Ghost Stories

Jesse Wright/ WVPB

On this special Halloween episode of Inside Appalachia, we’re doing something a little bit out of the ordinary for us—we’re suspending our disbelief.

Telling and retelling stories is part of our Appalachian tradition. Long before TV or the Internet came along, a well-told tale was often how our ancestors entertained each other and kept the crisp chill at bay as the darkness of winter approached. 


Scotty White / West Virginia Public Broadcasting

Appalachia has some of the best settings for scary stories, including dark underground coal mines and remote forests. There are hundreds of remarkably bizarre, mysterious ghost tales that take place here in West Virginia.

September 17, 1897: Folklorist Ruth Ann Musick Born in Missouri

Sep 17, 2015
Ruth Ann Musick
The University Press of Kentucky

Folklorist Ruth Ann Musick was born in Missouri on September 17, 1897. She earned a Ph.D. in English from the State University of Iowa, where she developed a lifelong interest in folklore. She first came to West Virginia in 1946 to teach mathematics and English at Fairmont State College, which is now Fairmont State University. Musick quickly made a big impact on the Mountain State by starting a folk literature class at Fairmont State and helping to revive the West Virginia Folklore Society. And in 1951, she founded the West Virginia Folklore Journal. She retired from both the journal and Fairmont State in 1967.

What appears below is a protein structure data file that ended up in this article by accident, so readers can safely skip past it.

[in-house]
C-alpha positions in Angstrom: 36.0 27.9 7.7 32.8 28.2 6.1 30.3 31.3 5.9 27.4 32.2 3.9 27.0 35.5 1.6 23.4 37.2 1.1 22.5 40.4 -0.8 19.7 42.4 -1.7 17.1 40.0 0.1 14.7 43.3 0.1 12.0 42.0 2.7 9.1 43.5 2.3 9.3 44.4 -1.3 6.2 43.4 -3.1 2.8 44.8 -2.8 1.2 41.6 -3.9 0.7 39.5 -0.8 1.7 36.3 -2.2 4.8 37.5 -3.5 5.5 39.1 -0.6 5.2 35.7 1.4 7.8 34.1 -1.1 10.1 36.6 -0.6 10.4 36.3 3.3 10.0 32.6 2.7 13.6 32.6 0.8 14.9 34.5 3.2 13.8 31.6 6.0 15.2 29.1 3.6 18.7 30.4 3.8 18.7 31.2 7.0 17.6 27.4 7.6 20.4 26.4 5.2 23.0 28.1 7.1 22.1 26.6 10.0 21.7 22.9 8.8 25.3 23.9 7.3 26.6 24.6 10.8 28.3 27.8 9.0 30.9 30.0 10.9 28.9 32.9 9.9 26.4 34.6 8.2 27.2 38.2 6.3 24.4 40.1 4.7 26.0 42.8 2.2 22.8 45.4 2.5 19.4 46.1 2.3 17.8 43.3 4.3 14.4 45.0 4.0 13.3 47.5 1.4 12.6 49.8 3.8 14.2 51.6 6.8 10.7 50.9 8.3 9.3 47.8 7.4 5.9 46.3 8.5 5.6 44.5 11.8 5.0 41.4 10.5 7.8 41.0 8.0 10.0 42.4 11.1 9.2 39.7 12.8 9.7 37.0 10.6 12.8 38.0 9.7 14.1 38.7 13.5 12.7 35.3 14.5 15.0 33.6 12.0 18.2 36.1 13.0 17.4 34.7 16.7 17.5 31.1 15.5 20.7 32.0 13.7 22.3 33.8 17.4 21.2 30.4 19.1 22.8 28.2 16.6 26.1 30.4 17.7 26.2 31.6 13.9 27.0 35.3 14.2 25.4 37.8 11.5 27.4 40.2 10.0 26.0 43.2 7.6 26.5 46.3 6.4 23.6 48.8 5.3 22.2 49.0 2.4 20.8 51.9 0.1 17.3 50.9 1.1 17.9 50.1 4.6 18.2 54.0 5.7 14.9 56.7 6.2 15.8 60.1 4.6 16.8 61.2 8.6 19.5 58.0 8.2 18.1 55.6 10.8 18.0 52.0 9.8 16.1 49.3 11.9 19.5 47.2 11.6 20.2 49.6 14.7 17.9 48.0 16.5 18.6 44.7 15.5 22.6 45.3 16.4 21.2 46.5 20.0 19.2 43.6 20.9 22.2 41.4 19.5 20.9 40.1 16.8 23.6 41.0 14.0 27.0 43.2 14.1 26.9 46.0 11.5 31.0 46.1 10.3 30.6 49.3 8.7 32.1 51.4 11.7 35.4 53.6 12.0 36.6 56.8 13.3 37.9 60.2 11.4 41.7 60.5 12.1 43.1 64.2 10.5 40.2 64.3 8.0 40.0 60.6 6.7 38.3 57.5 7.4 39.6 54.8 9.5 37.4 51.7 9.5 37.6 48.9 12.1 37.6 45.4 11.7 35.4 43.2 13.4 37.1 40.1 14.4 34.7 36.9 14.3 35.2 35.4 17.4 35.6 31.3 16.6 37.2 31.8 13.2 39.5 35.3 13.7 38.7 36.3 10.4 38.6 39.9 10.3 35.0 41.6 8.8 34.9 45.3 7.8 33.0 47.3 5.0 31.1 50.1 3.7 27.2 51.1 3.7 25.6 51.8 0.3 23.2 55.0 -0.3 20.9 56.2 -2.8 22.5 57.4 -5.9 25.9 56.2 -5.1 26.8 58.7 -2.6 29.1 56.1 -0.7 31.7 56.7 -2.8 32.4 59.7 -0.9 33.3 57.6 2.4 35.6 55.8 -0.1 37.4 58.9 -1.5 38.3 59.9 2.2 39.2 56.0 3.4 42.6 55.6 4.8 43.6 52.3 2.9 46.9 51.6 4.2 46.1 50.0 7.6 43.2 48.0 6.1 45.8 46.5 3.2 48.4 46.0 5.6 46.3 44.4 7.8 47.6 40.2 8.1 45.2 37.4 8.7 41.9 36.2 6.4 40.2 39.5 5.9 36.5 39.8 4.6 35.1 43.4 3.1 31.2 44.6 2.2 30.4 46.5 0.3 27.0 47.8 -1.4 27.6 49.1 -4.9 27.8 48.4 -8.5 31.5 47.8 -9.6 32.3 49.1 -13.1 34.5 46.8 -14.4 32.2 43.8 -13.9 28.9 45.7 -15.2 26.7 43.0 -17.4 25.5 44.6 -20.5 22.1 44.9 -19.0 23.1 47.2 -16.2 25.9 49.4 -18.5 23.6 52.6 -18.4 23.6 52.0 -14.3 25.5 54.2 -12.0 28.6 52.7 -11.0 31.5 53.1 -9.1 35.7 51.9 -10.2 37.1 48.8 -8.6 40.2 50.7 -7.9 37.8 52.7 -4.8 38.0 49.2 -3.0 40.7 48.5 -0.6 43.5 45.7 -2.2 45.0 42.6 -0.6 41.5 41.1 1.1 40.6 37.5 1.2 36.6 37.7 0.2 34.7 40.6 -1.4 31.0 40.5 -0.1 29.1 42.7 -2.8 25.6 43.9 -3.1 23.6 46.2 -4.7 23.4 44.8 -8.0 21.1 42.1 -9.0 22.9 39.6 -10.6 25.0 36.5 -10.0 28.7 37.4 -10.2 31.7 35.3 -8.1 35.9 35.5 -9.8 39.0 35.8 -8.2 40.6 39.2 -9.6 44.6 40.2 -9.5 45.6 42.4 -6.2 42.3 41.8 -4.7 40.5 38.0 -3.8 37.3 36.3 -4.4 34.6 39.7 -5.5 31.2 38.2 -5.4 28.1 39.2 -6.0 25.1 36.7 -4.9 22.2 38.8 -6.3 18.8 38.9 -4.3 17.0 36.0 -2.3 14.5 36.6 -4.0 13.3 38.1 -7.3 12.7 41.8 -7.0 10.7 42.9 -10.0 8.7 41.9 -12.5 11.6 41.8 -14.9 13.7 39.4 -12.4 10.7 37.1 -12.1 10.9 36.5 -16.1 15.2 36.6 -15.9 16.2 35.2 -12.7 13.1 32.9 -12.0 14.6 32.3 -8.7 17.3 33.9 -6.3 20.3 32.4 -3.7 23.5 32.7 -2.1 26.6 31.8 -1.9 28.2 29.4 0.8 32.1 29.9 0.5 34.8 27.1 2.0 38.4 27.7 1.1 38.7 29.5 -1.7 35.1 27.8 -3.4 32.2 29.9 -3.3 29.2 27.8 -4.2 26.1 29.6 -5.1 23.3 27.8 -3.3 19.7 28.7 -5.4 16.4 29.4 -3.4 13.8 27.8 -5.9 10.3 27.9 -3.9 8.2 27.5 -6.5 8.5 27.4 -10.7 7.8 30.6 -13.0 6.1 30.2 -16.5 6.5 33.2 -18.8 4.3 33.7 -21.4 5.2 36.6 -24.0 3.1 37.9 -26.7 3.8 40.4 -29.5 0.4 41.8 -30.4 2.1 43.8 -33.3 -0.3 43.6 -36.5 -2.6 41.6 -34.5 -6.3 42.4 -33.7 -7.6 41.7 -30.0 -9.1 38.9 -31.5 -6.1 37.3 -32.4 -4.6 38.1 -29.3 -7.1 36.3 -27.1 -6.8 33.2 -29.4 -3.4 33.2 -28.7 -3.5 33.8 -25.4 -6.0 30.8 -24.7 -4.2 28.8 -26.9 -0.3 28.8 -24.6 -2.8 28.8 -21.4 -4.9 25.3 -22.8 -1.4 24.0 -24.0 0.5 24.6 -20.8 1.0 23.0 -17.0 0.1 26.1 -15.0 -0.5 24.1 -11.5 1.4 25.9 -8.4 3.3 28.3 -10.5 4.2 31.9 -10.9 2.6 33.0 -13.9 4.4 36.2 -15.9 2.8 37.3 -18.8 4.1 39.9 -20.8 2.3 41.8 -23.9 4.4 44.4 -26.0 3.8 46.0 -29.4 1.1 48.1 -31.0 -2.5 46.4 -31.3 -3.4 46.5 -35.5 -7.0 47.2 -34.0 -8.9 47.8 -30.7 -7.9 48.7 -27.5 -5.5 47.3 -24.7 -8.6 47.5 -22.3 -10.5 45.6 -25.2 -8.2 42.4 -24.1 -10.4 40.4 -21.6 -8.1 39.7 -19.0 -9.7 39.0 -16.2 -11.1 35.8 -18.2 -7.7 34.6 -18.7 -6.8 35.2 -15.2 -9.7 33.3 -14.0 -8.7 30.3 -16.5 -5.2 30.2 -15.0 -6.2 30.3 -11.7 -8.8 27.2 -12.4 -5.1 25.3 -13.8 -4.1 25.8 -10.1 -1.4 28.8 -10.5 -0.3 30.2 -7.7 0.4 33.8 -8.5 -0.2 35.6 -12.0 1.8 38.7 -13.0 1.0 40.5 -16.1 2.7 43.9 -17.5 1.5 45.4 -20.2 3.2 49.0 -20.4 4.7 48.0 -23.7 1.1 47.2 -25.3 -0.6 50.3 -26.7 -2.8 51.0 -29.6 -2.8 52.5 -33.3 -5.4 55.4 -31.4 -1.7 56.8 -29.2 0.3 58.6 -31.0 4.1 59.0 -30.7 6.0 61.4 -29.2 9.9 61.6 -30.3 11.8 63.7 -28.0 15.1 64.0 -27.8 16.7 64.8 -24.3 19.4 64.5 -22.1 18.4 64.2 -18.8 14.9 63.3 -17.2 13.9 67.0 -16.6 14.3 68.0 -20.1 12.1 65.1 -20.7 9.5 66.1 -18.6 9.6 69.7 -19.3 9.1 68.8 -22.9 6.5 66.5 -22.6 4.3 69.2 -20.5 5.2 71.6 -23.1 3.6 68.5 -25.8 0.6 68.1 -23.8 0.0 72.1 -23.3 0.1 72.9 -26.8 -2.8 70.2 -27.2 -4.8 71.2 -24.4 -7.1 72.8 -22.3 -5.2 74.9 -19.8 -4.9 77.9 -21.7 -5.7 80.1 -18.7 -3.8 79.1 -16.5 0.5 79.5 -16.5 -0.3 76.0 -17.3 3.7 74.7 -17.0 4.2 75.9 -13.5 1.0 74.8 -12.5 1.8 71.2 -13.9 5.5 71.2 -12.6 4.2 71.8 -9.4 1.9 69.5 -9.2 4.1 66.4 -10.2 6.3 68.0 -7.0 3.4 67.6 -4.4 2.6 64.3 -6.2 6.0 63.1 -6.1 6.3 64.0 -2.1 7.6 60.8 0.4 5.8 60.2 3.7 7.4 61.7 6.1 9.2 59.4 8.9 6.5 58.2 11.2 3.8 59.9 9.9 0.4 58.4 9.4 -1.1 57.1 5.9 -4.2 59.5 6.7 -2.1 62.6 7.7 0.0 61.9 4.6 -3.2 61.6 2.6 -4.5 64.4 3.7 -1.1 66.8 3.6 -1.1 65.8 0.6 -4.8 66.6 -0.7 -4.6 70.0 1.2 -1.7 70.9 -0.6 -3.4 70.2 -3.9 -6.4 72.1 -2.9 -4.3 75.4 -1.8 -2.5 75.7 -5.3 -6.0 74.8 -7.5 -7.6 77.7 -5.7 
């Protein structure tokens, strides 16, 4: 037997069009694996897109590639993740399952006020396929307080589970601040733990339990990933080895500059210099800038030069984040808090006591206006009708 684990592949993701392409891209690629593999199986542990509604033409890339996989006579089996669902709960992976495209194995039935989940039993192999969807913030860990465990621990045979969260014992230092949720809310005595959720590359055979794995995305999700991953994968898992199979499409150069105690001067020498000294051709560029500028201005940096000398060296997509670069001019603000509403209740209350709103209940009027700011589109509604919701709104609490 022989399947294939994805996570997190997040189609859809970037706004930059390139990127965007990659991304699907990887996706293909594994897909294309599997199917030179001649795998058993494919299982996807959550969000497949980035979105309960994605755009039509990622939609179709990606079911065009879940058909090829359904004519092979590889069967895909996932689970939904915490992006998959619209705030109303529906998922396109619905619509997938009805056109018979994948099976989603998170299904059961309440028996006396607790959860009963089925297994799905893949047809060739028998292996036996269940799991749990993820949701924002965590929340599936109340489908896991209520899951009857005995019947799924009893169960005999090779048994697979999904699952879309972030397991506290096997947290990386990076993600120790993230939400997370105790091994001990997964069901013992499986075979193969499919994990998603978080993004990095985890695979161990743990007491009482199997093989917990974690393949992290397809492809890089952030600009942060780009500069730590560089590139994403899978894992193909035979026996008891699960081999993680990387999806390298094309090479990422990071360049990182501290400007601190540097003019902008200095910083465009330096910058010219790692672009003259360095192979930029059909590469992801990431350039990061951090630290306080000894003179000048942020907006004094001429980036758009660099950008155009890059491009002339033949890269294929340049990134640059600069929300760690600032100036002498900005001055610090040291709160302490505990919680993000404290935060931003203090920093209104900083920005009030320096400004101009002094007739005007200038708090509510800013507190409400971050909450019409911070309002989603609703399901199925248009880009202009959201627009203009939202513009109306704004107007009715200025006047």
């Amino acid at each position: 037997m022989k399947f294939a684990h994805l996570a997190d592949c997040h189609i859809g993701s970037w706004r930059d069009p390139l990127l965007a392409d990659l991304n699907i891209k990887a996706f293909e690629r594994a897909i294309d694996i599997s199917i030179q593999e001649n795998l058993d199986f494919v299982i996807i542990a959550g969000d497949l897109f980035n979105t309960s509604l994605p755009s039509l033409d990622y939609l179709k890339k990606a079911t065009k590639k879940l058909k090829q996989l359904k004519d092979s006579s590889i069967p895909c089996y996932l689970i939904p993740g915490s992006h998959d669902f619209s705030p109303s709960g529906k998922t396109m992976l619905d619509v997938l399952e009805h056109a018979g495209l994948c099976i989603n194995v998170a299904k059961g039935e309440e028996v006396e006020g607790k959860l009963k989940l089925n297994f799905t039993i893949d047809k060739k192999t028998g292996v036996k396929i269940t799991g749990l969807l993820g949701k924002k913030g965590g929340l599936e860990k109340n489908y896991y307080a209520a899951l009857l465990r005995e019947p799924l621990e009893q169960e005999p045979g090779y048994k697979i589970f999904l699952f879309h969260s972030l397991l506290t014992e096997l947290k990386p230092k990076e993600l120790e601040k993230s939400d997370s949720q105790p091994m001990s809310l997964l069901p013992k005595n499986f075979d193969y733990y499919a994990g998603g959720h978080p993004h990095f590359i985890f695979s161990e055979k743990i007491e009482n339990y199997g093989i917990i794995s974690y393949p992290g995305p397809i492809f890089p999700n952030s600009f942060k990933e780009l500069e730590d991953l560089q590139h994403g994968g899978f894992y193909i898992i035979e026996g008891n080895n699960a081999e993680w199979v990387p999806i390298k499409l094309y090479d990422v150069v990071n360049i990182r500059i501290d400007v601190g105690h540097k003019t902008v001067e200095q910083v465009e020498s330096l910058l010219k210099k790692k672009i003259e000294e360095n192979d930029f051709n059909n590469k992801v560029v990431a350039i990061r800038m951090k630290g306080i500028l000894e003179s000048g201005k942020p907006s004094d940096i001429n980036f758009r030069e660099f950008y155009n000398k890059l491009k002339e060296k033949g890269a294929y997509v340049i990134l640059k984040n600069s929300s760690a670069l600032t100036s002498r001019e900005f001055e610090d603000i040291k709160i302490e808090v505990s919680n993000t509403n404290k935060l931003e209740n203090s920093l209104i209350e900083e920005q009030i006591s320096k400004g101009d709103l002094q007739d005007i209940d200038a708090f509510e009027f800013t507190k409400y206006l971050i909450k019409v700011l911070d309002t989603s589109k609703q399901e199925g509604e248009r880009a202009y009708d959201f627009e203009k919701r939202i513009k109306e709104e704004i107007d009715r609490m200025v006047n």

Published by Constructive Publishing (Scanned cover of pulp magazine) [Public domain], via Wikimedia Commons

This week, as we approach All Hallows Eve, we have dedicated the next hour to ghost tales and dark legends. Award winning writer, Scott McClanahan, remembers hearing scary tales while growing up in Greenbrier County, West Virginia.

WVGhosts.com

WVGhosts.com is an archive of WV ghost stories, and they're looking for more submissions.

Jonathan Moore of Pax, W.Va. started collecting WV ghost stories nearly 15 years ago because, well, he kept hearing them.

“Neighbors would just be telling me about their stories, and stories within Pax and I decided to take those stories and gather more from other people around WV in order to develop an archive for WV, for other people to read and share their experiences,” said Moore.